Great War to Great Gatsby: 1914-1929

July 26 - October 18, 2015

Our sense of history, especially how it affected our ancestors, is often distorted by Hollywood movies, theatrical productions and television programs. Considered by some to be an awkward period of history, in reality the modern era from the tumultuous years of World War I through the flamboyant Jazz Age in the 1920s was an exciting time of transition. New thoughts, budding technologies and a breakdown of social standards created an era of great change.

This exhibition introduces the poignant local people and events of the time by capturing their stories in unique historical vignettes. Period clothing, from war uniforms to lavish gowns, iconic museum artifacts, photographs, actual movie footage and other archival documentation, many never exhibited before, will provide visitors a glimpse at the real life stories of this colorful post-Edwardian period.

Themes in the exhibition include the many roles played in the Great War, the changing roles of domestic servants and the rise of the women's suffrage and prohibition of alcohol movements. This was an era of great technological advancements, such as the radio and telephone, and motion pictures became an increasingly popular form of entertainment. Production of the automobile had an important impact on America's economy, creating a means of personal transportation and leisure travel for all.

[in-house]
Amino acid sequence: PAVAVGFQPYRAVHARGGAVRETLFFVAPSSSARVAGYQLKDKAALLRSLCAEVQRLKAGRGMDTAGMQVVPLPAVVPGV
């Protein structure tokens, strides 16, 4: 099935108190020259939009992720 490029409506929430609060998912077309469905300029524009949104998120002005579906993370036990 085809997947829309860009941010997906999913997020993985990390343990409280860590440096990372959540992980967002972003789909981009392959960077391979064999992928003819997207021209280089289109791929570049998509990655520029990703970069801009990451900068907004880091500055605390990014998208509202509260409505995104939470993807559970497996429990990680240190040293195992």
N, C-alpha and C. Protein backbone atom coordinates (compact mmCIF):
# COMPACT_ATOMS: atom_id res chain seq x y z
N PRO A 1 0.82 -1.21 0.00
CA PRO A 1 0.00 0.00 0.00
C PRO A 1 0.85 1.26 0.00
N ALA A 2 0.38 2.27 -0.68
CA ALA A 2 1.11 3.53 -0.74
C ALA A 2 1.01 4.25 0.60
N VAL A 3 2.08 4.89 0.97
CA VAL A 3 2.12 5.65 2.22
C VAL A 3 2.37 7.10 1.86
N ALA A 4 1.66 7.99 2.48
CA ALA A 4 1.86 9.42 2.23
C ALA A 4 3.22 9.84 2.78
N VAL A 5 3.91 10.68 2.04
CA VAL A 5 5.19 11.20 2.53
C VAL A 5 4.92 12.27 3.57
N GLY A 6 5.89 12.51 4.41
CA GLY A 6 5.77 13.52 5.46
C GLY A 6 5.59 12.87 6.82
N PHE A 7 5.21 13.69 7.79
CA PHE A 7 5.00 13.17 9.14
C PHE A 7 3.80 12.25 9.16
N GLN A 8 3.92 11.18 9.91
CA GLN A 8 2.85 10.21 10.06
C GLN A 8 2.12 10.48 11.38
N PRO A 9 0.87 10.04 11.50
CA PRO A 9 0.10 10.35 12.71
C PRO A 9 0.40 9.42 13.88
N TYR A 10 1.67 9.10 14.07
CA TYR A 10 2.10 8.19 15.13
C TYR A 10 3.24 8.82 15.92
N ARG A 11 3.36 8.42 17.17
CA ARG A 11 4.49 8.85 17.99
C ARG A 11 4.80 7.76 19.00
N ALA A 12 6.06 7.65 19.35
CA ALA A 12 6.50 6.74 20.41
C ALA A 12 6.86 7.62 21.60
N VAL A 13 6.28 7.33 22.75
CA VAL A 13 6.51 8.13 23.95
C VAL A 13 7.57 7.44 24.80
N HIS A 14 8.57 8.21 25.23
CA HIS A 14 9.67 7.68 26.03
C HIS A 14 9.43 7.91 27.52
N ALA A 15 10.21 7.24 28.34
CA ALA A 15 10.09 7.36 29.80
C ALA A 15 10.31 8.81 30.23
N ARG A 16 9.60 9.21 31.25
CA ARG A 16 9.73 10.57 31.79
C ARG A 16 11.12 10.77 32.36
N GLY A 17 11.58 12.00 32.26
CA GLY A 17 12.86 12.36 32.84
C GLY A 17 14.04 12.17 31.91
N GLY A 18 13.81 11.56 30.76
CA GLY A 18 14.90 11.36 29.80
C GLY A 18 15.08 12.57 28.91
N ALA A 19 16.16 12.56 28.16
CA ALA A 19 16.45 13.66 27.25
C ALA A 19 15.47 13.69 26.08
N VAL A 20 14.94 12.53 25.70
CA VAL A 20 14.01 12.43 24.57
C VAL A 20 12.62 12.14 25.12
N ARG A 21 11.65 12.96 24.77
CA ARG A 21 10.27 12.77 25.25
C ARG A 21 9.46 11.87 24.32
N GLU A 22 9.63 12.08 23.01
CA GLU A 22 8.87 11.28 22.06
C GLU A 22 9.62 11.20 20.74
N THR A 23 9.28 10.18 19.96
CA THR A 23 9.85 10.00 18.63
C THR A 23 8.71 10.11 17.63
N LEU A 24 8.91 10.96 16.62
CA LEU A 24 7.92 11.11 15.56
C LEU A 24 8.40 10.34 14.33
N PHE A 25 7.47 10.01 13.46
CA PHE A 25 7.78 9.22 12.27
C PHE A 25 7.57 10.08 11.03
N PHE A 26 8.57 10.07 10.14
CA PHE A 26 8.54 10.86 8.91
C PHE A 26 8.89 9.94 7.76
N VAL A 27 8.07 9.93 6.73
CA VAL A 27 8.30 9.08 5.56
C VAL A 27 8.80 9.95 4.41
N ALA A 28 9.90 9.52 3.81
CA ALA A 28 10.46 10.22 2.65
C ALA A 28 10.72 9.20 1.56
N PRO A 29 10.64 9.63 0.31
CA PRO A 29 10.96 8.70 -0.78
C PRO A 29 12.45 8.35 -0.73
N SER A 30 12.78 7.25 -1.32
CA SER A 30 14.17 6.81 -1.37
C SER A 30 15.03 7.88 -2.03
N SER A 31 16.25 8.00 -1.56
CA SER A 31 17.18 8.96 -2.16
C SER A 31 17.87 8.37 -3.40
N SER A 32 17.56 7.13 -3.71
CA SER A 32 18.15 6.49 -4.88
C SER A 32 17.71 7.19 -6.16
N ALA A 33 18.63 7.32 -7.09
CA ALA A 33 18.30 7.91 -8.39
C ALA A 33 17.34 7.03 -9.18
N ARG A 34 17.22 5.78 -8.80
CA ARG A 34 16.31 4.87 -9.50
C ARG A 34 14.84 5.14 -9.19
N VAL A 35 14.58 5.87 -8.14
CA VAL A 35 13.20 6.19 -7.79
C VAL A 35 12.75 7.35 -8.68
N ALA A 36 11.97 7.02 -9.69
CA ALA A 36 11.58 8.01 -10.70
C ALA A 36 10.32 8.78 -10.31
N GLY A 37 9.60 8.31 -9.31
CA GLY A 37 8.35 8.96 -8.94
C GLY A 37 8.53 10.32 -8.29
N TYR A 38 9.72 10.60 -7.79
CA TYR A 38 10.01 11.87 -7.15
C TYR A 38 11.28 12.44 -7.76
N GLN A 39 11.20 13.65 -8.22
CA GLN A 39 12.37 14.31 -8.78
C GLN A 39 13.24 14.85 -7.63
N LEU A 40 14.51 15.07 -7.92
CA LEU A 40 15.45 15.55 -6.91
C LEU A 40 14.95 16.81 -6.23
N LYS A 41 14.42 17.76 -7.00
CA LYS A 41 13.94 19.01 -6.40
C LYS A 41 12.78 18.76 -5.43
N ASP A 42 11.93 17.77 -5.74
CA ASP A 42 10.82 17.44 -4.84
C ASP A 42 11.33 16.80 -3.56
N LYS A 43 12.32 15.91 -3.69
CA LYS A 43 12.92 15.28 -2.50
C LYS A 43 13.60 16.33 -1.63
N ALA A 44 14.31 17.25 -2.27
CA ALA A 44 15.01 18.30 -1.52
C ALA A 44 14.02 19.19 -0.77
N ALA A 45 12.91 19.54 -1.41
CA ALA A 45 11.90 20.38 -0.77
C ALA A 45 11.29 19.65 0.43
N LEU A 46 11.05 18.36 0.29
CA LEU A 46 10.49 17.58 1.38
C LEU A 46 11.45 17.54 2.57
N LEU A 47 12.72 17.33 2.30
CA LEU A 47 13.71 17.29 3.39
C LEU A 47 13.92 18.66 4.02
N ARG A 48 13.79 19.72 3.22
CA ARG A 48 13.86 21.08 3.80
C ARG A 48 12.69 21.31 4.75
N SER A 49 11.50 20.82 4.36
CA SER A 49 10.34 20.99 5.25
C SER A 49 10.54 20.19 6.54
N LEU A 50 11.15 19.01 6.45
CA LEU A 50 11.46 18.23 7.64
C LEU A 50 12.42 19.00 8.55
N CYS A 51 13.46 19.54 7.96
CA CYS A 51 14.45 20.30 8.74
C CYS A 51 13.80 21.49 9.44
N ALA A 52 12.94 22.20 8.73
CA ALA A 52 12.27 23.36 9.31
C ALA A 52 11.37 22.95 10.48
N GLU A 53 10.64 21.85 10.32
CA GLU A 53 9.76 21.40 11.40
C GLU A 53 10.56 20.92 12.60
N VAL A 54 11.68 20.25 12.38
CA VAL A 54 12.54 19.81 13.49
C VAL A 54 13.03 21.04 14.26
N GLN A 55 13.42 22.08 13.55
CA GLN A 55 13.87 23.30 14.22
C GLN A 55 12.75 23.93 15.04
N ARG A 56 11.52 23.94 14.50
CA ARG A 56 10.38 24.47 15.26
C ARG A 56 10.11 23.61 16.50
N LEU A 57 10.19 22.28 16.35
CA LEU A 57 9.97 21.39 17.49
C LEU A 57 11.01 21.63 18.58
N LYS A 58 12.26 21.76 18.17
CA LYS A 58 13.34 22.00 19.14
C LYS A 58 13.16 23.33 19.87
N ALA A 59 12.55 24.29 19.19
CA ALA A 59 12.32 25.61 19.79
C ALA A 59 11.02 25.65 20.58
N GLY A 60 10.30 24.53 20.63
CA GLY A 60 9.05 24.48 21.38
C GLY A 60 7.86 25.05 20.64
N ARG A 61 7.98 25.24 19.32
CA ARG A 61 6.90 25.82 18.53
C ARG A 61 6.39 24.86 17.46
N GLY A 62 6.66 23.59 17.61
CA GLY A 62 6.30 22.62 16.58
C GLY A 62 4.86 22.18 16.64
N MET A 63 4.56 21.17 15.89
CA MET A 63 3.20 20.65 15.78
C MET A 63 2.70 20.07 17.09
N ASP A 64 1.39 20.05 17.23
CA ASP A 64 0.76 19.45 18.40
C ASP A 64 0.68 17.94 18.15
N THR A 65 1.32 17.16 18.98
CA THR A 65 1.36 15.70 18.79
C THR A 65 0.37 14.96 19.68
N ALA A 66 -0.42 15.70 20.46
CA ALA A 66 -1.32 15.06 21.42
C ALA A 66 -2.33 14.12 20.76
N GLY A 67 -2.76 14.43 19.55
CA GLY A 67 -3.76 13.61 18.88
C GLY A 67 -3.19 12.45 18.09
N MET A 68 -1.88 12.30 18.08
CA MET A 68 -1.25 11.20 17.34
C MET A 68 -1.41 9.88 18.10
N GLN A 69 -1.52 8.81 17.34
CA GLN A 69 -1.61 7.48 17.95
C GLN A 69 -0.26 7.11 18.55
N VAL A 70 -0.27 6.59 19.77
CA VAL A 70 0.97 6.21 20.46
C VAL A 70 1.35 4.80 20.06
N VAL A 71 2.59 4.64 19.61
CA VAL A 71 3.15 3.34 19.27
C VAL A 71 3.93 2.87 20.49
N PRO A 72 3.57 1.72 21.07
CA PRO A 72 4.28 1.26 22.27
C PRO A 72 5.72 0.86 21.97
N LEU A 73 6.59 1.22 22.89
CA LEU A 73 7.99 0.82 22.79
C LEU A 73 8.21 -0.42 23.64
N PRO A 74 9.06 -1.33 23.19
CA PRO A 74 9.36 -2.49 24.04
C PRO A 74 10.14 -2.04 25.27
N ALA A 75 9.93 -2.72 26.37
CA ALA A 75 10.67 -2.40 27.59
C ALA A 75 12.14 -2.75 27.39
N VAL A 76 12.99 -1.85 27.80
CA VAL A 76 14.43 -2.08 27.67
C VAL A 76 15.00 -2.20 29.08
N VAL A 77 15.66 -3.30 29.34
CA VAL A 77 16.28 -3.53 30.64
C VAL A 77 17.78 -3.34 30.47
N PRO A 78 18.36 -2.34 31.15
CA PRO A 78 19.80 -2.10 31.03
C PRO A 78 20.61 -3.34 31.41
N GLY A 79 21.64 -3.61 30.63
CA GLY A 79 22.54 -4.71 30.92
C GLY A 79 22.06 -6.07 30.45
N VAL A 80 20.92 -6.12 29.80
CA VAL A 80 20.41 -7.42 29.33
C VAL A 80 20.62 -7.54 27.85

Although the influence of social and economic change was triggered by worldwide events, this exhibition will reveal to the visitor how citizens in Oshkosh and throughout Wisconsin responded and prospered. Complementing the exhibition will be a series of special events to be announced at a later date.


Teresa "Tress" Herzig, seated on the running board, is with friends on a road trip to Madison. OPM #P2011.5.8, donated by Carol Kaufmann
Heavily beaded Paris evening gown purchased by Ruth Morris while traveling in France during the 1920s. OPM #6174-33, donated by Howard Rowland
World War One poster, circa 1918. OPM #PSN7:4, donor Anonymous